While Kudlow doesn’t see the situation improving immediately, he says conditions may get better in the next four to eight weeks.

      CORONAVIRUS DOESN'T KEEP TESLA FROM RECORD DELIVERIES

      COVID-19 has infected 245,646 people and killed 6,069 in the U.S., according to the latest figures from Johns Hopkins University & Medicine. The pandemic has prompted states to issue "stay-at-home" orders and led to the temporary closing of non-essential businesses, putting millions of Americans out of work.

      The U.S. economy shed 701,000 nonfarm jobs in the month of March as the unemployment rate jumped to 4.4 percent, data released Friday morning by the Labor Department showed. The numbers don't include the roughly 10 million workers who have filed for unemployment over the past two weeks.

      CLICK HERE TO READ MORE ON FOX BUSINESS

      Last week, Congress passed a $2 trillion rescue package aimed at extending aid to the individuals and businesses most severely impacted by the pandemic-related shutdown. Lawmakers have also approved measures that would extend up to $1,200 cash to most Americans and expand unemployment benefits.

      Friday's dismal report ended a streak of monthly job growth that had been in place since September 2010. Last month, the U.S. economy added 273,000 jobs as the unemployment rate dipped to a half-century low of 3.5 percent.

      "This is not going to last throughout the year," Kudlow said. "We will see a very strong economic recovery when this has played itself out."

      Source: Read Full Article

      Red America Is Becoming a 'Democracy Desert.' Coronavirus Threatens to Make It Worse

      The coronavirus emergency threatens to become a constitutional crisis. Several states have rescheduled primaries and other elections, amid warnings that we must act quickly to enact a national vote by mail system in case the pandemic continues toward November’s presidential election.

      It’s an urgent moment. But the problems within our system have also been exacerbated by a patchwork of state-by-state election laws that create wildly disparate access to the ballot box and to voter registration. Just as dangerously, many leaders and state governments have politicized voting rights in such a way that may make it more difficult for leaders to quickly resolve important issues around this fall’s election in a nonpartisan manner.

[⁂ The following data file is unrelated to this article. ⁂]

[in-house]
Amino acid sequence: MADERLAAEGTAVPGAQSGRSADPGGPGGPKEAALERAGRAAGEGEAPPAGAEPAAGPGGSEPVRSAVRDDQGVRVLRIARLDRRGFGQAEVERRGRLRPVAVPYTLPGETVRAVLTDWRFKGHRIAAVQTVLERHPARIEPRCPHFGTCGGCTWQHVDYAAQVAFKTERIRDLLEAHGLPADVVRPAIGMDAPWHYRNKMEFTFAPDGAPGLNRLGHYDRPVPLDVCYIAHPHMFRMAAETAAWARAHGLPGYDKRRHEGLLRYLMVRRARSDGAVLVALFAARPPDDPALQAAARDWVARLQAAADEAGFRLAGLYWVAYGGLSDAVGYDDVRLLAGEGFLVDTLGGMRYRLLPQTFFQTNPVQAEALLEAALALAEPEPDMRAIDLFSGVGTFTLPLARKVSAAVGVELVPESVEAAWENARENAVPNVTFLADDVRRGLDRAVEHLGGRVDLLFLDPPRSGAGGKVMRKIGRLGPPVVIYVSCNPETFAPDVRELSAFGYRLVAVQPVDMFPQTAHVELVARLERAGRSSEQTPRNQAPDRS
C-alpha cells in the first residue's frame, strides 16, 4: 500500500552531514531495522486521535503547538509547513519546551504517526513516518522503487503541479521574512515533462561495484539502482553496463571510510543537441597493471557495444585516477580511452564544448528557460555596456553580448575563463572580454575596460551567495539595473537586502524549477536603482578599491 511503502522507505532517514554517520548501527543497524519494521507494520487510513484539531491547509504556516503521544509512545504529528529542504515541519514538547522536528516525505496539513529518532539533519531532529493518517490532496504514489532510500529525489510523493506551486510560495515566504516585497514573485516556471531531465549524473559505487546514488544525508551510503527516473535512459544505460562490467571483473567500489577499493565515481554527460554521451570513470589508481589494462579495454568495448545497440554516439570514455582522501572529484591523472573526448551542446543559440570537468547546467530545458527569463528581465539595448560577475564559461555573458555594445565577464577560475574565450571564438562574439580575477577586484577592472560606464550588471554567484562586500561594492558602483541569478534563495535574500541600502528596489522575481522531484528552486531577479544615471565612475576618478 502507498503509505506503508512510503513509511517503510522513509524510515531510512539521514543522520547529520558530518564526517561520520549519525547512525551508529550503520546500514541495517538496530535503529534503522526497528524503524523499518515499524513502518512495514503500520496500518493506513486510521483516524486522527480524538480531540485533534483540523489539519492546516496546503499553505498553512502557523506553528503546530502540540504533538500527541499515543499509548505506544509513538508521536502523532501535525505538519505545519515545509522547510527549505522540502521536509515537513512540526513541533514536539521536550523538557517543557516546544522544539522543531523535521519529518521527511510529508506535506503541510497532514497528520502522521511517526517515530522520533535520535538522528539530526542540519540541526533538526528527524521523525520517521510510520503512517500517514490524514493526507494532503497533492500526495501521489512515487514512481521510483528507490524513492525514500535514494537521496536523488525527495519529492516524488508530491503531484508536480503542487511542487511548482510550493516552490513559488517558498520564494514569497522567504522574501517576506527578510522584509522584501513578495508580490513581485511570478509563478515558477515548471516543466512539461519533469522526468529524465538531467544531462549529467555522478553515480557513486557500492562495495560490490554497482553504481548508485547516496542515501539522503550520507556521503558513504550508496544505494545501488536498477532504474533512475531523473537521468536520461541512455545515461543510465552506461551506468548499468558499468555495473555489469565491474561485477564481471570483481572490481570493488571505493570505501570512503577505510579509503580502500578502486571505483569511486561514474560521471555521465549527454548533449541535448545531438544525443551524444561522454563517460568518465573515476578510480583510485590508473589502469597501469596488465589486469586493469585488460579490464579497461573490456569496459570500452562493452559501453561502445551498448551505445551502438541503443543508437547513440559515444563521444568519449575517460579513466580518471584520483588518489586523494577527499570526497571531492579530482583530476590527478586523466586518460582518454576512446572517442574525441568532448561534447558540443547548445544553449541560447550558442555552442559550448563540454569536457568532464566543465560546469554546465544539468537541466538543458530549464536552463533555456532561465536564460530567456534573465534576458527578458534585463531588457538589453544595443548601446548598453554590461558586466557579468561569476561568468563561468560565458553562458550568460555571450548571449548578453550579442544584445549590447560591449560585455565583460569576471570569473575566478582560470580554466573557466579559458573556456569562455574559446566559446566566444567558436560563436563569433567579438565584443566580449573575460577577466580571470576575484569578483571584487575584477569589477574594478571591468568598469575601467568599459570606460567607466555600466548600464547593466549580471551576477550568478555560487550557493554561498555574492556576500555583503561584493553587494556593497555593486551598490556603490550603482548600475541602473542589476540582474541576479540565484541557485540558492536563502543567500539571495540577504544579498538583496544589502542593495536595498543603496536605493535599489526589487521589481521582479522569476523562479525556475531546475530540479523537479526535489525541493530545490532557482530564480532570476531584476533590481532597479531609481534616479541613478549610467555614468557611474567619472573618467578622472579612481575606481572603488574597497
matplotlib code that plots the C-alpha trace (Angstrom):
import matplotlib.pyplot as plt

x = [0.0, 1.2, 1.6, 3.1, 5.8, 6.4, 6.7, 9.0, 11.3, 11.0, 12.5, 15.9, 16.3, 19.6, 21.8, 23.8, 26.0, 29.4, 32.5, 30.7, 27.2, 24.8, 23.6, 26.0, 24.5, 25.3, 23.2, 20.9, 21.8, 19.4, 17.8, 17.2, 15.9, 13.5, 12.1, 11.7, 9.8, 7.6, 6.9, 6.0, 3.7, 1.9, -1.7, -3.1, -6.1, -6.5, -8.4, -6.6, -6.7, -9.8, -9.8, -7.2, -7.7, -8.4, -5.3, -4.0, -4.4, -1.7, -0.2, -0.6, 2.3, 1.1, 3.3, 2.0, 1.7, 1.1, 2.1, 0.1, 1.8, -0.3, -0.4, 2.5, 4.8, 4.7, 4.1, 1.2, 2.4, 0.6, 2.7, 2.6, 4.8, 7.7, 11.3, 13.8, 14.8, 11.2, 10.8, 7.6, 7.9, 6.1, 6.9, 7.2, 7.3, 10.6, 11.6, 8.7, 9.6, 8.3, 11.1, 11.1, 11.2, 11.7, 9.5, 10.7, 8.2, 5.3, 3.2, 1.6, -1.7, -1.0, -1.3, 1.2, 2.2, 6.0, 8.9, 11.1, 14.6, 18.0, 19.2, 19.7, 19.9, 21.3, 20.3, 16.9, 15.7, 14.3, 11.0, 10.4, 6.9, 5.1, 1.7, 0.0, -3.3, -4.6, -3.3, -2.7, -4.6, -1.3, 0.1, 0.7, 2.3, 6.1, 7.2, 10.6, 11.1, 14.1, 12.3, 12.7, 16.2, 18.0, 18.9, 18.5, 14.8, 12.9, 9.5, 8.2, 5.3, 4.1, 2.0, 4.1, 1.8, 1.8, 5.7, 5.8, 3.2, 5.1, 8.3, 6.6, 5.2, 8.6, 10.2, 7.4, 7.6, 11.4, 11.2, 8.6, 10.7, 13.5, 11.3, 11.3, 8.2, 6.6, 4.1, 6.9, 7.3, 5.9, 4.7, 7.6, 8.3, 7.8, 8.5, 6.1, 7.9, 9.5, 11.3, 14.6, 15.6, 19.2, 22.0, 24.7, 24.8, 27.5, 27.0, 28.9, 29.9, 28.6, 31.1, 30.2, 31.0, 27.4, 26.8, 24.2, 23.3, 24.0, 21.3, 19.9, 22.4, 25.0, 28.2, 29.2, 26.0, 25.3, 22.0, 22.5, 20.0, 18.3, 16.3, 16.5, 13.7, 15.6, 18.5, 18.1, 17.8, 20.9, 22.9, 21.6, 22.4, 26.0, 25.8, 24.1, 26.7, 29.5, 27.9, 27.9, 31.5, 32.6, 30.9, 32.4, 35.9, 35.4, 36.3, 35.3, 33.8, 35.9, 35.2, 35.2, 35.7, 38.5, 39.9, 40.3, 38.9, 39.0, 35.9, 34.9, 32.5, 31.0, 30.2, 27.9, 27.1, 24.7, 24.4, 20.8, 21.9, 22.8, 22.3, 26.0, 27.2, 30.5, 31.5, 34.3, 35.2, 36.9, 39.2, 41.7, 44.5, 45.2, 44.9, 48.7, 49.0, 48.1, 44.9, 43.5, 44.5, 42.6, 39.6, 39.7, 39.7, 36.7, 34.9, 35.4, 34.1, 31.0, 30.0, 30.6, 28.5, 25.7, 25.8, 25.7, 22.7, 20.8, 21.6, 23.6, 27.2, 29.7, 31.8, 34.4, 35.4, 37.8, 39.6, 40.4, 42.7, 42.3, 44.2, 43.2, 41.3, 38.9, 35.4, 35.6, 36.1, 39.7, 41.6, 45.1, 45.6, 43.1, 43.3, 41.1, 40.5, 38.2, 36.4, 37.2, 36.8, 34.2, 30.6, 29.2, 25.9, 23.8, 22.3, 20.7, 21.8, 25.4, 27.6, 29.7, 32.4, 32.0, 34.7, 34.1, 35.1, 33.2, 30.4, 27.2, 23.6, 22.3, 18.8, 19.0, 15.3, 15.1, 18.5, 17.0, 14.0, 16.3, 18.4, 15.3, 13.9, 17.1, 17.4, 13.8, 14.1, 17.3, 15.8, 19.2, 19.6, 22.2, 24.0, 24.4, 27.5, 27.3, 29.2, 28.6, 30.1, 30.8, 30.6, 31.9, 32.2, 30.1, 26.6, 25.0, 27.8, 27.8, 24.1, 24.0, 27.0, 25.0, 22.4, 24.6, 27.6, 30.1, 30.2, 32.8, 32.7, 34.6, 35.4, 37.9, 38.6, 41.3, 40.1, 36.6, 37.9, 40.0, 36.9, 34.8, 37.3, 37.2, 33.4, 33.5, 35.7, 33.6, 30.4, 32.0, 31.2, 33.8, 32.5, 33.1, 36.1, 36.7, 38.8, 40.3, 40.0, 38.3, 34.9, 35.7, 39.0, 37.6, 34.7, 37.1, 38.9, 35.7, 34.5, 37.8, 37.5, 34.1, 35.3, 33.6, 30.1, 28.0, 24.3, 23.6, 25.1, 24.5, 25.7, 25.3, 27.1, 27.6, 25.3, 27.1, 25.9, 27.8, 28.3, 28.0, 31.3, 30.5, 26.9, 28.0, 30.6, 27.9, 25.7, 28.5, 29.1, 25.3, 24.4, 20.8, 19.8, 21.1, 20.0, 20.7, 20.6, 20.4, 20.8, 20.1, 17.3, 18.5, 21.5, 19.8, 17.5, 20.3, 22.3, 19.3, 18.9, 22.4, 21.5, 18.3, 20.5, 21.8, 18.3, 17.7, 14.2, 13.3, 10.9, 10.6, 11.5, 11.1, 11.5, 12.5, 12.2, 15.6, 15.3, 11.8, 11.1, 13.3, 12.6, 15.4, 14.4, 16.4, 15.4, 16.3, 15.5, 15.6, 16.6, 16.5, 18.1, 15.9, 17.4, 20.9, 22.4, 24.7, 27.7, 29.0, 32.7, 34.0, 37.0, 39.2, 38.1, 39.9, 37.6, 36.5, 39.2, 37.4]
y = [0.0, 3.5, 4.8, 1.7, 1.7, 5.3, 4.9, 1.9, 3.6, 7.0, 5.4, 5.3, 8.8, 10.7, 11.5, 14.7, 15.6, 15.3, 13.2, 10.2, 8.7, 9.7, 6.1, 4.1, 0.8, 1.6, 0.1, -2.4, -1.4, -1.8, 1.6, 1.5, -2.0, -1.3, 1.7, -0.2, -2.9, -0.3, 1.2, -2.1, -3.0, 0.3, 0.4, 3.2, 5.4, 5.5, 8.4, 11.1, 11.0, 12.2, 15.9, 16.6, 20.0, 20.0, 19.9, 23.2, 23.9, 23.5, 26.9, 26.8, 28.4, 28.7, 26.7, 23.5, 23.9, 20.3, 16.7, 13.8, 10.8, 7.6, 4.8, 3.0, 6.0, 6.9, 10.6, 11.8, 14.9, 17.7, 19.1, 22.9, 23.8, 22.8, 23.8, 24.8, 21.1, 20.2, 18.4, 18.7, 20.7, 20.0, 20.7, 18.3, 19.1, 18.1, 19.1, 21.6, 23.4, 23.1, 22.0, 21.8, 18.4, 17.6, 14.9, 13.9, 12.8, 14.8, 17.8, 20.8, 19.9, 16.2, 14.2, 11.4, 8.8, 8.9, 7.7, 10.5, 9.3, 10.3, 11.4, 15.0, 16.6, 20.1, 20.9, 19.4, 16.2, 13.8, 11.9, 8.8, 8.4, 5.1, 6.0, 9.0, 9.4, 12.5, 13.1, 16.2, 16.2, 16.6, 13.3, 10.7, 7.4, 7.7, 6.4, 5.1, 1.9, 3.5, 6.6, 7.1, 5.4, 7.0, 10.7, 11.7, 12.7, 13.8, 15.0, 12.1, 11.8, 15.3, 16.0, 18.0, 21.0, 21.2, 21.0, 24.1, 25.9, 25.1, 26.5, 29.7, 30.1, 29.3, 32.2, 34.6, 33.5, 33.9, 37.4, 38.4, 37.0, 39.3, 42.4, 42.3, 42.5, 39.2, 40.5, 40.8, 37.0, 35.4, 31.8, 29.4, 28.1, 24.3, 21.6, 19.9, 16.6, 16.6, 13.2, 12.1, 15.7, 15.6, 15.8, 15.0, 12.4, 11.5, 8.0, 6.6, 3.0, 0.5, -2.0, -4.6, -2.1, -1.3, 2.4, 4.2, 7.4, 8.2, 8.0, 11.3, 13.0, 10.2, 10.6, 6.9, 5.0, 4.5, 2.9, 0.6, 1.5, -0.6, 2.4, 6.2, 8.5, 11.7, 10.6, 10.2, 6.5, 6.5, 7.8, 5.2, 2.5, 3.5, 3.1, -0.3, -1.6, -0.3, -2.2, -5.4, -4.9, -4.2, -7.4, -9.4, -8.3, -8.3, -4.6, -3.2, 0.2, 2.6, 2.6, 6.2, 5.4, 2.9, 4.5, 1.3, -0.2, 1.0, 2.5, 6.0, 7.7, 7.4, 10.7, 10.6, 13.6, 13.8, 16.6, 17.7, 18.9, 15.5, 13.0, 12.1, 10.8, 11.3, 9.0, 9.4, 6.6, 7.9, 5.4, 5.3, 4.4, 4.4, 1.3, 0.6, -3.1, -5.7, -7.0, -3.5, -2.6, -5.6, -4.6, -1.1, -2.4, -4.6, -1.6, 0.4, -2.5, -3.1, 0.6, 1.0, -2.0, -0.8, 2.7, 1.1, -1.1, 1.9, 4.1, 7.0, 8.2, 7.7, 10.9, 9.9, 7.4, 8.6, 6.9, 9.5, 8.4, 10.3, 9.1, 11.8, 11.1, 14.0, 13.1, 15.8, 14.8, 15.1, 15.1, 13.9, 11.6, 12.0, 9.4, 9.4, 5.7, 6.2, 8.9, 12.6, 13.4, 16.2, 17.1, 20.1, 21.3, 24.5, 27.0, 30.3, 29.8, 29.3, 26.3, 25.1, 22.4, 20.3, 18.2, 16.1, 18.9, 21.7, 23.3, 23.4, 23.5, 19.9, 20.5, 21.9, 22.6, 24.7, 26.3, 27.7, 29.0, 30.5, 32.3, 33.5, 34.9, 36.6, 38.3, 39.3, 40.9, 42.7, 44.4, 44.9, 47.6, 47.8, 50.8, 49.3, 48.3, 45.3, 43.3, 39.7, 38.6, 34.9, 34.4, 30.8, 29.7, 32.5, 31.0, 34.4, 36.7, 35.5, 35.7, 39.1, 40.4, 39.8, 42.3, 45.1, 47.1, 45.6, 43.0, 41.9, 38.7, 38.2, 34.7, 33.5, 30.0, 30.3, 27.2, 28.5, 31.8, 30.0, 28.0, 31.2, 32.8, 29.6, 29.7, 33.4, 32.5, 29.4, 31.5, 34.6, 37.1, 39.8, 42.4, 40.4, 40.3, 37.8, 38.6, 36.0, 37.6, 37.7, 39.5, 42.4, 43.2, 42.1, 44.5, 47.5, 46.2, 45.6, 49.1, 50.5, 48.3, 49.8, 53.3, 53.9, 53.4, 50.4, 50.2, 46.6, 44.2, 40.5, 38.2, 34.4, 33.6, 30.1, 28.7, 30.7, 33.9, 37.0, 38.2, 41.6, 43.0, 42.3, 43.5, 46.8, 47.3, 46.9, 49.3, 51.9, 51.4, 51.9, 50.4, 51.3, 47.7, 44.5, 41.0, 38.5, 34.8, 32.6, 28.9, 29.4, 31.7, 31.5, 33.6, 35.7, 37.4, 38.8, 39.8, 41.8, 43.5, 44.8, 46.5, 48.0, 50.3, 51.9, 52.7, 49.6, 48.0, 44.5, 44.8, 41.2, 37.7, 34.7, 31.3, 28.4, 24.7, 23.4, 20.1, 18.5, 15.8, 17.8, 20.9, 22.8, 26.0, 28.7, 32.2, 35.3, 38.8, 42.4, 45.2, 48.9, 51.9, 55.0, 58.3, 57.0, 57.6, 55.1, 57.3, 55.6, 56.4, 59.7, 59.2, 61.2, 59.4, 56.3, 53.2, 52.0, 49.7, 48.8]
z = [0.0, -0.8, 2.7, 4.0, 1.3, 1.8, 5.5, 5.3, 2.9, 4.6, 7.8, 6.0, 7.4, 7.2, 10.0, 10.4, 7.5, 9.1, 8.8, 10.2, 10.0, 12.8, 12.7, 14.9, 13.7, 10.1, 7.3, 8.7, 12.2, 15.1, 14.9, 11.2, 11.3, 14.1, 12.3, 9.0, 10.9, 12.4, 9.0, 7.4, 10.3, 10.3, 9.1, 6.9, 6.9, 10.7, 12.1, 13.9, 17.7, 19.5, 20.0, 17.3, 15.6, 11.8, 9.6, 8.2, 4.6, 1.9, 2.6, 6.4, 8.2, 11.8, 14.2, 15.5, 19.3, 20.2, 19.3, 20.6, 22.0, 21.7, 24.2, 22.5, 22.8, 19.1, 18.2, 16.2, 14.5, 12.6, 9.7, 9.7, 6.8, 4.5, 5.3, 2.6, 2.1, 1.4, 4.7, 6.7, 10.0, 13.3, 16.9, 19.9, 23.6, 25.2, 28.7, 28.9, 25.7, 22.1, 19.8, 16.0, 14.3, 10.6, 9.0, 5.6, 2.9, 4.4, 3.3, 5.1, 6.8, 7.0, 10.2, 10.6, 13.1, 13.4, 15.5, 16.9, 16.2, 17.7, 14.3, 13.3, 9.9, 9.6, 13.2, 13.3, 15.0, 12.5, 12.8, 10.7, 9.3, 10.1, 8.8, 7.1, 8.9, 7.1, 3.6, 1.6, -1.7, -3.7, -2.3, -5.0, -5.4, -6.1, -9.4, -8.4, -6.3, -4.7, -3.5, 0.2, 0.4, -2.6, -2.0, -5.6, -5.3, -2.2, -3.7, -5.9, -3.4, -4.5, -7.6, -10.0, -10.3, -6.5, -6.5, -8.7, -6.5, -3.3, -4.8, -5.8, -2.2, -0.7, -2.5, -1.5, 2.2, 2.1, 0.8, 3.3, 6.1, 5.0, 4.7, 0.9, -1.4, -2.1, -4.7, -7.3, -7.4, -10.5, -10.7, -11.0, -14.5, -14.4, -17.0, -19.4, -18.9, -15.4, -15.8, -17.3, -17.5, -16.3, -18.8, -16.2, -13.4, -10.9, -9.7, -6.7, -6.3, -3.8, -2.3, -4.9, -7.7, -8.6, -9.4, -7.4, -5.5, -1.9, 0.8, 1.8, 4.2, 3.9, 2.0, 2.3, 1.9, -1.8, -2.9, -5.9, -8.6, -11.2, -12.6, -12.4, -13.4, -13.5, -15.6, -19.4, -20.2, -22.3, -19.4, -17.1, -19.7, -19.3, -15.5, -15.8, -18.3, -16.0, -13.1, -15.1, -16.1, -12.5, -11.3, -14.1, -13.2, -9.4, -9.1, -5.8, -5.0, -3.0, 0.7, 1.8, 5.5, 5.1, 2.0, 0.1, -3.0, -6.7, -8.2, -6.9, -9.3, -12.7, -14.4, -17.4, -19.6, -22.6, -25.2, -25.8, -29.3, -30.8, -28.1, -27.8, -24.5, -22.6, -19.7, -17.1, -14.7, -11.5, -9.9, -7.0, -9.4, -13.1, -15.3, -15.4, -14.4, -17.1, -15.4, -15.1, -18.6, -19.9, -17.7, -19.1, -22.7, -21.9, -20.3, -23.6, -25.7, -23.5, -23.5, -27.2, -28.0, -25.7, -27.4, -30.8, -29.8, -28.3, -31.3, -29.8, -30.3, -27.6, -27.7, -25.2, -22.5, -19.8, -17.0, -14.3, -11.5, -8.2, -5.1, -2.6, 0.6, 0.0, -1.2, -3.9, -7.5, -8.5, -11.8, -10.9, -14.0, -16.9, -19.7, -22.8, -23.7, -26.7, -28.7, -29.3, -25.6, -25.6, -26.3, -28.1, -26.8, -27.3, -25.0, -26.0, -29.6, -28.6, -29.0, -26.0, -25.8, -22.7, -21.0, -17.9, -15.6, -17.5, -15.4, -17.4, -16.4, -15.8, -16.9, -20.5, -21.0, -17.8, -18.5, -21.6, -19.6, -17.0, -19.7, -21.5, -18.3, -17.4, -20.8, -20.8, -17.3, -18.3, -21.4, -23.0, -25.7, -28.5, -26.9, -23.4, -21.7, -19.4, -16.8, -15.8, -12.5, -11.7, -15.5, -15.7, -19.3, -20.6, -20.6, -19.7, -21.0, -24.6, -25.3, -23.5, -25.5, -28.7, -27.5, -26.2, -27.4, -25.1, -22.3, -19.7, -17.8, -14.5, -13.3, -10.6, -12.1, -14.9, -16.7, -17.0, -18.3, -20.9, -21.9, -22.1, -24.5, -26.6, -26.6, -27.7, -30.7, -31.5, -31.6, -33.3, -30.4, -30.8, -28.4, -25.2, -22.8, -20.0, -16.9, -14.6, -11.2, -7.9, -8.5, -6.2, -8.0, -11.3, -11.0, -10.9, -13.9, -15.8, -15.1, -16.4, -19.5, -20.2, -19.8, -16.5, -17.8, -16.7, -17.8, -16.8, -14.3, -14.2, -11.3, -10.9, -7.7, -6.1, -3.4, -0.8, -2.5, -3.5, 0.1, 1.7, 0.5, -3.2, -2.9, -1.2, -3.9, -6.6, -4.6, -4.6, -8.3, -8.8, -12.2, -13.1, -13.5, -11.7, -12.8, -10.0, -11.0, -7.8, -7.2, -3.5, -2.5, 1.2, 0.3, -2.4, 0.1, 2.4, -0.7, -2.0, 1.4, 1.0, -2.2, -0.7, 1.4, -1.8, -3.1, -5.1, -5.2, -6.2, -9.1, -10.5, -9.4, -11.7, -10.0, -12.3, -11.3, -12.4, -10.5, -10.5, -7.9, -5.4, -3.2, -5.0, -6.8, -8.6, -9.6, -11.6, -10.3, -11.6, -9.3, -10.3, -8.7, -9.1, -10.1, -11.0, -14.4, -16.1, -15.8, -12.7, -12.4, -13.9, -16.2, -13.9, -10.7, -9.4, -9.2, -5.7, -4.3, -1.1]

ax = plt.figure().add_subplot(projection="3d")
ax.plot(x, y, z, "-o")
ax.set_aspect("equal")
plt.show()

We will need to act resolutely to ensure a fair and free vote, after a decade of toxic partisan gerrymandering, “surgically targeted” voter-ID bills, and disingenuous commissions investigating nonexistent “voter fraud.” But this conversation will be held against the backdrop of a political map that is not only filled with red and blue, but covered with “democracy deserts” — entire swaths of the nation where voting rights fail to grow.

      In blue Vermont, a new emergency law allows the governor and secretary of state to send every registered voter an absentee ballot this fall. In red Arizona, that same measure failed in March. Meanwhile, Wisconsin Republicans have fought efforts to send mail-in ballots to every registered voter ahead of next week’s election there, likely looking to drive down turnout in a crucial state supreme-court election. Georgia’s Republican house speaker screamed that quiet part aloud, as well, criticizing a decision by the secretary of state simply to send voters absentee-ballot applications: “This will certainly drive up turnout,” said Rep. David Ralston, and “will be extremely devastating to Republicans and conservatives in Georgia.”